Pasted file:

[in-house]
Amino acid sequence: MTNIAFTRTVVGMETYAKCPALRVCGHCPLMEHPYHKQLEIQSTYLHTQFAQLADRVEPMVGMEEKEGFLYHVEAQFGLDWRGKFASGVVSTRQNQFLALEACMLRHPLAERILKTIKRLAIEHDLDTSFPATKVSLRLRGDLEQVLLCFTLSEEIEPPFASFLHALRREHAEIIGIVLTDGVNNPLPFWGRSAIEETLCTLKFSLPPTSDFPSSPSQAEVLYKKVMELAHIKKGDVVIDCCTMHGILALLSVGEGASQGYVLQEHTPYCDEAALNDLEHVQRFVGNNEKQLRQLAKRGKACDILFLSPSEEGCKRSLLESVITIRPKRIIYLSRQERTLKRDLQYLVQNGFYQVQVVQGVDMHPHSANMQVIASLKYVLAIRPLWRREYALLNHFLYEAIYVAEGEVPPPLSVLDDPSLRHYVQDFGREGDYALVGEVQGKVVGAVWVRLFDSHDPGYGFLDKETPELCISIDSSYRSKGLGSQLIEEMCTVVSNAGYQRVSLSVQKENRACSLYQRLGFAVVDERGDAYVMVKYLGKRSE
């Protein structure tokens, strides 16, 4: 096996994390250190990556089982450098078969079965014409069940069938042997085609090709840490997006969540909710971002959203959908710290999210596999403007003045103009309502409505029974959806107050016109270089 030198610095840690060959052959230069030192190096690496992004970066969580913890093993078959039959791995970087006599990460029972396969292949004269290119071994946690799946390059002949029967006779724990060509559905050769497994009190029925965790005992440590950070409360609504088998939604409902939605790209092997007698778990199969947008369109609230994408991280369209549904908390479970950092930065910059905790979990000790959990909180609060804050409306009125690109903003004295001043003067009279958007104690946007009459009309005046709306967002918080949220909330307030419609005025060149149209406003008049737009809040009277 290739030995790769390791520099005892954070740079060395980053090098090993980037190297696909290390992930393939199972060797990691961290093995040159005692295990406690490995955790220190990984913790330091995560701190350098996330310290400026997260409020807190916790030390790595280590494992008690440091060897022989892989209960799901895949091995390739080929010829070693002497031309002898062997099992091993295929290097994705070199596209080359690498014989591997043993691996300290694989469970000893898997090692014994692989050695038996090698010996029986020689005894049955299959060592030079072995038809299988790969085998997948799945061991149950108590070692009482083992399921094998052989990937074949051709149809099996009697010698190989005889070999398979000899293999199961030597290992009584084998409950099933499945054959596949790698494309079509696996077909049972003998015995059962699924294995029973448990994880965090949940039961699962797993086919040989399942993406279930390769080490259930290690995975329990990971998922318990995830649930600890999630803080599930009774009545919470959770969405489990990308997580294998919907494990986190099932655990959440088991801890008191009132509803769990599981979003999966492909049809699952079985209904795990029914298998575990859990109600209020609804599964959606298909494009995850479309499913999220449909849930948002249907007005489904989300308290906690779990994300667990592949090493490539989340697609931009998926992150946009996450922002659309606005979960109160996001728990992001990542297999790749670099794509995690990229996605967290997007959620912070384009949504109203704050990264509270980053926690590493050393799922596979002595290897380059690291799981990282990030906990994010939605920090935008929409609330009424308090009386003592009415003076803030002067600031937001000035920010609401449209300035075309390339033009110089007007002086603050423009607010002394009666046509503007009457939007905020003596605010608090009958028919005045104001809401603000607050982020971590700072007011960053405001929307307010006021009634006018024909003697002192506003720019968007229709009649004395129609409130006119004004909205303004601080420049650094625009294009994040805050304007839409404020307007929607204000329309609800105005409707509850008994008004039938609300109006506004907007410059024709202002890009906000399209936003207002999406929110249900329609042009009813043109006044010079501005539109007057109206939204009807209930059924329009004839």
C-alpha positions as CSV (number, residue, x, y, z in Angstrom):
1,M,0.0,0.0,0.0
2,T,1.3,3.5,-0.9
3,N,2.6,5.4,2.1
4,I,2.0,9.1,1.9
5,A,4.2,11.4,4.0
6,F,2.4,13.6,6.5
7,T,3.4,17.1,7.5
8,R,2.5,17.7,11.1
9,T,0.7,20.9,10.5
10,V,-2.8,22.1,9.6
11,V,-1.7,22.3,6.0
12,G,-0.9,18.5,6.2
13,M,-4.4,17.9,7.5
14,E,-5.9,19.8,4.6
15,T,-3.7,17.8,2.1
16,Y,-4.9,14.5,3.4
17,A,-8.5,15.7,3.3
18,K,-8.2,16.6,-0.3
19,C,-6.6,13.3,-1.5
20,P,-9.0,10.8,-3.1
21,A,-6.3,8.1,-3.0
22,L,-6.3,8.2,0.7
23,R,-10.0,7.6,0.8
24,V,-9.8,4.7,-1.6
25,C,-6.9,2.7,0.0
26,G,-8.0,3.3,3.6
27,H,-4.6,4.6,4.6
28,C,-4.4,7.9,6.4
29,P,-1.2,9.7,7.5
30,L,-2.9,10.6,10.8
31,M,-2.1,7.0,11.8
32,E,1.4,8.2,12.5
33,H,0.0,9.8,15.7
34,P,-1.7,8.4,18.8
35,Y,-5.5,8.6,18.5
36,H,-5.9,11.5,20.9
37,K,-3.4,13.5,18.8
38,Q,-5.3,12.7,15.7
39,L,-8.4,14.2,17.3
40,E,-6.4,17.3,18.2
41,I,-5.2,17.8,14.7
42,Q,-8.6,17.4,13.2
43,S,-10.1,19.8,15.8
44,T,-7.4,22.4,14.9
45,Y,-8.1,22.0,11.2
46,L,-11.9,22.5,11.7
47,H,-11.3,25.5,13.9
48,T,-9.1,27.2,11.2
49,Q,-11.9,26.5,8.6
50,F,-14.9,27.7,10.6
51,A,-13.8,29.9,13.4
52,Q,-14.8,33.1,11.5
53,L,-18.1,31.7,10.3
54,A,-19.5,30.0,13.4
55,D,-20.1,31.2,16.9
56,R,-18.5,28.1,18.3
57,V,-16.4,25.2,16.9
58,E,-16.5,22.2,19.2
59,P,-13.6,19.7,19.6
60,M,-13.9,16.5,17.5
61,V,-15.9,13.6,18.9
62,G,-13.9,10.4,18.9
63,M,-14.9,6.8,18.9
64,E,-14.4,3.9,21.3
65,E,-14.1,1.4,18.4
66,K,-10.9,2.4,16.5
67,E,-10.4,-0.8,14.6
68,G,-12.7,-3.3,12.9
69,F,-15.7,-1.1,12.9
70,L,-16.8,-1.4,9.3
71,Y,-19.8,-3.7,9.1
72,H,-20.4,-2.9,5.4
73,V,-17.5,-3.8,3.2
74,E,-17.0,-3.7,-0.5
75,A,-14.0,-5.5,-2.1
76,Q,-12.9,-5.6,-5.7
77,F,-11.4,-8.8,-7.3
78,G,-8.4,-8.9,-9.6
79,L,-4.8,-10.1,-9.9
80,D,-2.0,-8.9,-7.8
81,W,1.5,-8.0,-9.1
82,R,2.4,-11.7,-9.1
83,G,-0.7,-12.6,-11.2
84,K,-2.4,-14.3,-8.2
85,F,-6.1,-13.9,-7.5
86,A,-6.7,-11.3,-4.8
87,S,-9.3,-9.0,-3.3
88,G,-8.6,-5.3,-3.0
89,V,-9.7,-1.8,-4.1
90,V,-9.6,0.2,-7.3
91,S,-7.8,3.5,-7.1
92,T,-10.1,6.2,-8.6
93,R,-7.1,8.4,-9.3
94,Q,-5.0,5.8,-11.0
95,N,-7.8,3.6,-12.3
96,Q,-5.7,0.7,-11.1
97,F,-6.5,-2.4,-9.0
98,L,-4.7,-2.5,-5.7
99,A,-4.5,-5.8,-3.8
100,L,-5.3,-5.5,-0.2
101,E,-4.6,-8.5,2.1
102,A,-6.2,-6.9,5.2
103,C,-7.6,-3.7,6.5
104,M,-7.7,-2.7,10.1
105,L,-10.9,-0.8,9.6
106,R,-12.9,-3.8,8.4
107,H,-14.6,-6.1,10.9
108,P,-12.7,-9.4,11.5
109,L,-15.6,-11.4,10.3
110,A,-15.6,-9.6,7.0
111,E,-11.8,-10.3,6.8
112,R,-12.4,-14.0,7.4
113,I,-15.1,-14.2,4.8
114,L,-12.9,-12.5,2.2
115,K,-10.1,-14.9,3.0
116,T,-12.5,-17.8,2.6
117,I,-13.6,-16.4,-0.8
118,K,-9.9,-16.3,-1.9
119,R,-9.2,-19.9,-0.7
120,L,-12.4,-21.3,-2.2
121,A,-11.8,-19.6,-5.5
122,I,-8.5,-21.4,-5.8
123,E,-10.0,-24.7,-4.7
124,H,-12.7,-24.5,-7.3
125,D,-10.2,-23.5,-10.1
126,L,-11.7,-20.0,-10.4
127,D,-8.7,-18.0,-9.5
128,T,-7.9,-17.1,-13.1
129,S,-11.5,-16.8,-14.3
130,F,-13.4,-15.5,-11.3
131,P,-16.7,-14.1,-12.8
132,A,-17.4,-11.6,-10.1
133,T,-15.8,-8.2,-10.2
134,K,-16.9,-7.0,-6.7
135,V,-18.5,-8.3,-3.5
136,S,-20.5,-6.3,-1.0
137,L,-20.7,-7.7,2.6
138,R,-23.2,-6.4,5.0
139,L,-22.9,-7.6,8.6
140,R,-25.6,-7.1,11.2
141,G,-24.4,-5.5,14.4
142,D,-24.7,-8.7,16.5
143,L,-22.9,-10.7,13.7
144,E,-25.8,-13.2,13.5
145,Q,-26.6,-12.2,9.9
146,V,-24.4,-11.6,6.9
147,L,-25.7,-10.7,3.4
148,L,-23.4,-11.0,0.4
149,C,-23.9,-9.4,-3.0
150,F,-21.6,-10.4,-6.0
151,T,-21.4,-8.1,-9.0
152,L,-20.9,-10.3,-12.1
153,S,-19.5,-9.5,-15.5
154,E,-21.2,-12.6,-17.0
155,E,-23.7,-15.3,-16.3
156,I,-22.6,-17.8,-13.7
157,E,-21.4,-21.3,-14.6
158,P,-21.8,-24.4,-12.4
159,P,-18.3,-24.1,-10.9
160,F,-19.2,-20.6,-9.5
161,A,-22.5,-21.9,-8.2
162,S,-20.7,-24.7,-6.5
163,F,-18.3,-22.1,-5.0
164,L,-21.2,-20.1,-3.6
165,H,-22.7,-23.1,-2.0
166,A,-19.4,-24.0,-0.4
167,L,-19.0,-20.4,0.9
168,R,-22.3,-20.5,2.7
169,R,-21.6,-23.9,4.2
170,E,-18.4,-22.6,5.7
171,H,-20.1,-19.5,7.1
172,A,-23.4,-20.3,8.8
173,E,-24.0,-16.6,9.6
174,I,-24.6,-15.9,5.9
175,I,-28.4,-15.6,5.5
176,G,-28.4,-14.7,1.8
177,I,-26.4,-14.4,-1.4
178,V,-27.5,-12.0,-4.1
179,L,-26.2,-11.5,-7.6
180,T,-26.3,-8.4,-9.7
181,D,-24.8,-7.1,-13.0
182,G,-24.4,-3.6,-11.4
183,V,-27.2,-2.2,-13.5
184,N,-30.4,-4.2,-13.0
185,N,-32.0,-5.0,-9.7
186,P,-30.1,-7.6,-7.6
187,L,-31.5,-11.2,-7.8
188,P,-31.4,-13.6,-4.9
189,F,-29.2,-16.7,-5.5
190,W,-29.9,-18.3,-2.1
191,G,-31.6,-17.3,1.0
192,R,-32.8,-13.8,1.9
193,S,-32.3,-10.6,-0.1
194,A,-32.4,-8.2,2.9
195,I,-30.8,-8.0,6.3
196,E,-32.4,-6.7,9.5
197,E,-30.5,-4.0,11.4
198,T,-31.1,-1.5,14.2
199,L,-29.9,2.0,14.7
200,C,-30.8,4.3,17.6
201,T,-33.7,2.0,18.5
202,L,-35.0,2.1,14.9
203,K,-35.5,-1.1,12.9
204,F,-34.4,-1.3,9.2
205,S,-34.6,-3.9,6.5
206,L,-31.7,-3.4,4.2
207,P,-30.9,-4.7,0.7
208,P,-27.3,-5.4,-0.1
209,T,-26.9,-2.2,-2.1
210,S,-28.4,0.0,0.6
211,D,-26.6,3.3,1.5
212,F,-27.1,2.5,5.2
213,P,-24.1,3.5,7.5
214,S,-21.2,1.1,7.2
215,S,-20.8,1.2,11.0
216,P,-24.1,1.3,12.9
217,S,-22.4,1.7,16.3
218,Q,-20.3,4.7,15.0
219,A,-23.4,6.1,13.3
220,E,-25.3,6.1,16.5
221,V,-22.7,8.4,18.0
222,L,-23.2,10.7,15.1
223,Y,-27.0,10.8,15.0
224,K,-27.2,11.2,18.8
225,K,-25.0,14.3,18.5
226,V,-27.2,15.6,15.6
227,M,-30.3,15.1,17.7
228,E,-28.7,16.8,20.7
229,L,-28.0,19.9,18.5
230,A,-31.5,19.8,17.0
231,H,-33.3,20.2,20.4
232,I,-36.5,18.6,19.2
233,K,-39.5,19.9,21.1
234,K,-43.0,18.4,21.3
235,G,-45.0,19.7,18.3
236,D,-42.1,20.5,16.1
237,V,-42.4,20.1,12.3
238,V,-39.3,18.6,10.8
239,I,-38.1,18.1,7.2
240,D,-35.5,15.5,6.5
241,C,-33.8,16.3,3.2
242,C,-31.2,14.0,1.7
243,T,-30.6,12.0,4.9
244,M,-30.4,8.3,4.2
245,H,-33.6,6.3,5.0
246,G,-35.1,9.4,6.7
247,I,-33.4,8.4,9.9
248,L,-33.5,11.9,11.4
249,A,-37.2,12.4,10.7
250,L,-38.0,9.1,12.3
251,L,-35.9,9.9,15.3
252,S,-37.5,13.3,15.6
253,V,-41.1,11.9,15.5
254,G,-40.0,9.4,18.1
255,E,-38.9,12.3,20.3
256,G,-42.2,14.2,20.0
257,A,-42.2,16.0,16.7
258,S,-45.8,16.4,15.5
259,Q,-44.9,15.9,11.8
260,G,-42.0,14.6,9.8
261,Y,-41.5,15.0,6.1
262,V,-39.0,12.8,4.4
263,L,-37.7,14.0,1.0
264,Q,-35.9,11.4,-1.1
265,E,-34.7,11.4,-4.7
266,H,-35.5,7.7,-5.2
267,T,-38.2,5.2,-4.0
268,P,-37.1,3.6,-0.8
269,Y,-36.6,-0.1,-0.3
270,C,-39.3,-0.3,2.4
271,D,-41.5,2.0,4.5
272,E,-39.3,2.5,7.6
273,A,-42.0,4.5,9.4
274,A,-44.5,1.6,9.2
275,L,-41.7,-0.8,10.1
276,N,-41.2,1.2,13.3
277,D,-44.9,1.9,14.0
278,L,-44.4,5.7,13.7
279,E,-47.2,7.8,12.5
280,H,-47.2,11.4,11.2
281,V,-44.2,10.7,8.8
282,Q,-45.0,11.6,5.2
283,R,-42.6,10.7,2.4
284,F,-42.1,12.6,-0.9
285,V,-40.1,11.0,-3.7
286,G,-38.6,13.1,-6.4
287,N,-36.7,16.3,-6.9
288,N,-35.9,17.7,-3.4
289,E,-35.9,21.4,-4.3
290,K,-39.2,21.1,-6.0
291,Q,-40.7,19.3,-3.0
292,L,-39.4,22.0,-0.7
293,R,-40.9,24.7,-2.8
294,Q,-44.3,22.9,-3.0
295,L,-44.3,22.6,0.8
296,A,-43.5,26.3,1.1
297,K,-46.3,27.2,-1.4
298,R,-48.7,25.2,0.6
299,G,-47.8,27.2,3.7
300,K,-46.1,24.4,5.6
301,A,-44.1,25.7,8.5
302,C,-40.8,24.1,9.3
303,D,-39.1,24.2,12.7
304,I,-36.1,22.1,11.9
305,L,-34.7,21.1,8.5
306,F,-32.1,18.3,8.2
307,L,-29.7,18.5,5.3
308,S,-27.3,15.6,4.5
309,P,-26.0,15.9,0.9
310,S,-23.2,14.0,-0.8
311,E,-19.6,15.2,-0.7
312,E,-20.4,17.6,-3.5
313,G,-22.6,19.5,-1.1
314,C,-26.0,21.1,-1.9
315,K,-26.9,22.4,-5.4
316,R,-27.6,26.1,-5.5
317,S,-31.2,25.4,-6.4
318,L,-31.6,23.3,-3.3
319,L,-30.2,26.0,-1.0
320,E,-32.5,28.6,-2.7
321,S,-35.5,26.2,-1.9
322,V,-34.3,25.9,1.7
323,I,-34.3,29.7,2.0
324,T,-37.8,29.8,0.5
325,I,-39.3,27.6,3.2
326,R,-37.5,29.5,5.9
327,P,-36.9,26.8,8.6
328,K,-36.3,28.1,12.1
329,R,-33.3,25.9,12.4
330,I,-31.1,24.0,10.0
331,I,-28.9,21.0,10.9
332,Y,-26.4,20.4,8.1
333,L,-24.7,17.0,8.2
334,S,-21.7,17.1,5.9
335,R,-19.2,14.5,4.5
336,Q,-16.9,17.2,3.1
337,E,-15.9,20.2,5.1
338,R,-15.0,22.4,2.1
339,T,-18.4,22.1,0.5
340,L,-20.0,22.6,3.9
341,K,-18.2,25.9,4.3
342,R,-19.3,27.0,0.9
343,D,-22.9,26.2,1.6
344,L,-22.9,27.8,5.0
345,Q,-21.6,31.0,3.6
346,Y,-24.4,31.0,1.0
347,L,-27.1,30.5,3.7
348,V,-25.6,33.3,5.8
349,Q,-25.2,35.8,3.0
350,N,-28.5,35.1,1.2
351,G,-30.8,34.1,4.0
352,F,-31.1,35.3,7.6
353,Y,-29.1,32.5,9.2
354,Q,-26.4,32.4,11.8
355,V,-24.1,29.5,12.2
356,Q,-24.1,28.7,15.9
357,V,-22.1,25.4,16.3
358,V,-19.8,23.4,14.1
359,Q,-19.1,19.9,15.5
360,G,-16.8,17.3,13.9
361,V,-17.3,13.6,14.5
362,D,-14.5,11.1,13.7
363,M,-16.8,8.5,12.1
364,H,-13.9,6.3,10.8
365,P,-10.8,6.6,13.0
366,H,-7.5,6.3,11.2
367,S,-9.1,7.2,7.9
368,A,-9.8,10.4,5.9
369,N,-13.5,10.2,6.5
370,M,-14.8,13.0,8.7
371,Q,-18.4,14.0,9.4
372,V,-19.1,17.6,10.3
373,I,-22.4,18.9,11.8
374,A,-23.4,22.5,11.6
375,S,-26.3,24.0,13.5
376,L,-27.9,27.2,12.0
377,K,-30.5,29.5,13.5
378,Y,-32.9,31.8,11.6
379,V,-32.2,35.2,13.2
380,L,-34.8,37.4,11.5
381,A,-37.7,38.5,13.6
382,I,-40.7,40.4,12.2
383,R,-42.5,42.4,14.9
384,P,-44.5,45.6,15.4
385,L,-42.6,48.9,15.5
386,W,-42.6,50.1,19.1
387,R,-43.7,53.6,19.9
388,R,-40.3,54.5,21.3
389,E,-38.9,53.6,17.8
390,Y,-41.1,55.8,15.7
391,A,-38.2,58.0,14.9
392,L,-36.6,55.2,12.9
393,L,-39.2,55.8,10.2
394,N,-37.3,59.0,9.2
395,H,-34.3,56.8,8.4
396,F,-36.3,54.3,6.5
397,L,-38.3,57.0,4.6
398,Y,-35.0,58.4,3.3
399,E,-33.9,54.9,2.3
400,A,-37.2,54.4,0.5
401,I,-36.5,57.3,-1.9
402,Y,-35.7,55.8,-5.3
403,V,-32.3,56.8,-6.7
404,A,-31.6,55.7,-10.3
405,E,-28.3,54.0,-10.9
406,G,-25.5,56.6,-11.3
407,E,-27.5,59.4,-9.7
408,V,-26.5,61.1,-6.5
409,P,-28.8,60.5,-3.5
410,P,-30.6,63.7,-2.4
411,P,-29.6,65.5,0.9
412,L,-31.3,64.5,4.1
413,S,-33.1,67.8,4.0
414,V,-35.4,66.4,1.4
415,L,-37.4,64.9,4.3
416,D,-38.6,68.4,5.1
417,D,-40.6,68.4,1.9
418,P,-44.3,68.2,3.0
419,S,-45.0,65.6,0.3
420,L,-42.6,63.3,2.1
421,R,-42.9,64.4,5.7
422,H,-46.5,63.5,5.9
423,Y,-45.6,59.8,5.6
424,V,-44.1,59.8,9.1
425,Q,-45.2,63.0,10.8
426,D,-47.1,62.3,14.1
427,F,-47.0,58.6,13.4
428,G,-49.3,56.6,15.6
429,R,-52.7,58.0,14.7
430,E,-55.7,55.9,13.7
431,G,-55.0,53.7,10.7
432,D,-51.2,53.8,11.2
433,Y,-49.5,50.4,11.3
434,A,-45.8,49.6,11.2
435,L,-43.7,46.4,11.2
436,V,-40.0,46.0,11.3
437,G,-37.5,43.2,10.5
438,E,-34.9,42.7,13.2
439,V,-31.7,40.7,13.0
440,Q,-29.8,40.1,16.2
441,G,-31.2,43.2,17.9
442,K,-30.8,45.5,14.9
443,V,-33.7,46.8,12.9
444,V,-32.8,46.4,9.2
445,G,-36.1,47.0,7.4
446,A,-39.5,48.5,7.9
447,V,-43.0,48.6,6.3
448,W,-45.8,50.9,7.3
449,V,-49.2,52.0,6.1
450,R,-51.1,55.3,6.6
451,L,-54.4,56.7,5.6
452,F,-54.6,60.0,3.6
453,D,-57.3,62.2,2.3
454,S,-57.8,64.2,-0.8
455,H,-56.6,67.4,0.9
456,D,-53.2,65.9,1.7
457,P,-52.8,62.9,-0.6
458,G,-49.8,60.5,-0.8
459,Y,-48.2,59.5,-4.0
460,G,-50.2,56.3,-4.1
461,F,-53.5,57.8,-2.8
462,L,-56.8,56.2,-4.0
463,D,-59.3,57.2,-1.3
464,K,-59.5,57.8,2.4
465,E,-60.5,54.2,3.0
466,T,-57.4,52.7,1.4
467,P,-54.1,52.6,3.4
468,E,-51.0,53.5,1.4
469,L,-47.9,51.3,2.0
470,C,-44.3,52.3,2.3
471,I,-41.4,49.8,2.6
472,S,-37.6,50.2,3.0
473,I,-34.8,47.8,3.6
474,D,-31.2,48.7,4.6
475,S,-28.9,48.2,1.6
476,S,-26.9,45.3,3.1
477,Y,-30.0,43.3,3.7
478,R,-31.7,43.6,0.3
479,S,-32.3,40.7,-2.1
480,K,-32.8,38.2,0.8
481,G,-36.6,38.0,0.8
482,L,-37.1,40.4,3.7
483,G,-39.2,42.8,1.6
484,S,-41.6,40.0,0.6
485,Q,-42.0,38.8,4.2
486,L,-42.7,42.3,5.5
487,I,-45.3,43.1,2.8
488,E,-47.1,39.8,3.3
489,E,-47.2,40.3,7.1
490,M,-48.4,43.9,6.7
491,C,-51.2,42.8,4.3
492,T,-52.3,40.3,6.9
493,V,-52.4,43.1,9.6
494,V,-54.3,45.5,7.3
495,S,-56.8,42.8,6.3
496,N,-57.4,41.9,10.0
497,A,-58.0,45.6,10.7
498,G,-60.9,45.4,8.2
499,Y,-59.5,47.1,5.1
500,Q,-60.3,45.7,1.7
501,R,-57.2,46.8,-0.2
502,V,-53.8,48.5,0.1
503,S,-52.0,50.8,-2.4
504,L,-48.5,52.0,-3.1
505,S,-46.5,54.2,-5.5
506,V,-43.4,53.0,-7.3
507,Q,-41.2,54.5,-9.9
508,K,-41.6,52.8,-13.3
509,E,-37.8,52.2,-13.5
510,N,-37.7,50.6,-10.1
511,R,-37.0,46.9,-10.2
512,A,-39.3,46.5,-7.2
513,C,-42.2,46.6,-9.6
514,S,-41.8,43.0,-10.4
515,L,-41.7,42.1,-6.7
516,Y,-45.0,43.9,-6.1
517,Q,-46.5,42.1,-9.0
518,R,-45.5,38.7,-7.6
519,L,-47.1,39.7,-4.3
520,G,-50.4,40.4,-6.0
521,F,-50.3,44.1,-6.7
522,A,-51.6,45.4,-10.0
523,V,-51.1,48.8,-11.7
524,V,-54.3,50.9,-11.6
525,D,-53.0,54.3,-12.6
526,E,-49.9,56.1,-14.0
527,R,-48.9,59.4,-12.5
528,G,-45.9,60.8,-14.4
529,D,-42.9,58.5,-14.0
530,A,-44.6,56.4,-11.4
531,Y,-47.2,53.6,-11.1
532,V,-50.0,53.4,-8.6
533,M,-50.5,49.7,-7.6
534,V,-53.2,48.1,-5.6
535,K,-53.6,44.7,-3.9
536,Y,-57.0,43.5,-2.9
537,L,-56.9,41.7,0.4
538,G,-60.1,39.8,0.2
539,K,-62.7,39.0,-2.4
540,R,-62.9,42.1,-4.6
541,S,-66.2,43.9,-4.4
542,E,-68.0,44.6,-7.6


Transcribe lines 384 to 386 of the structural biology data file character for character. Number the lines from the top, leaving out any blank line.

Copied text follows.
380,L,-34.8,37.4,11.5
381,A,-37.7,38.5,13.6
382,I,-40.7,40.4,12.2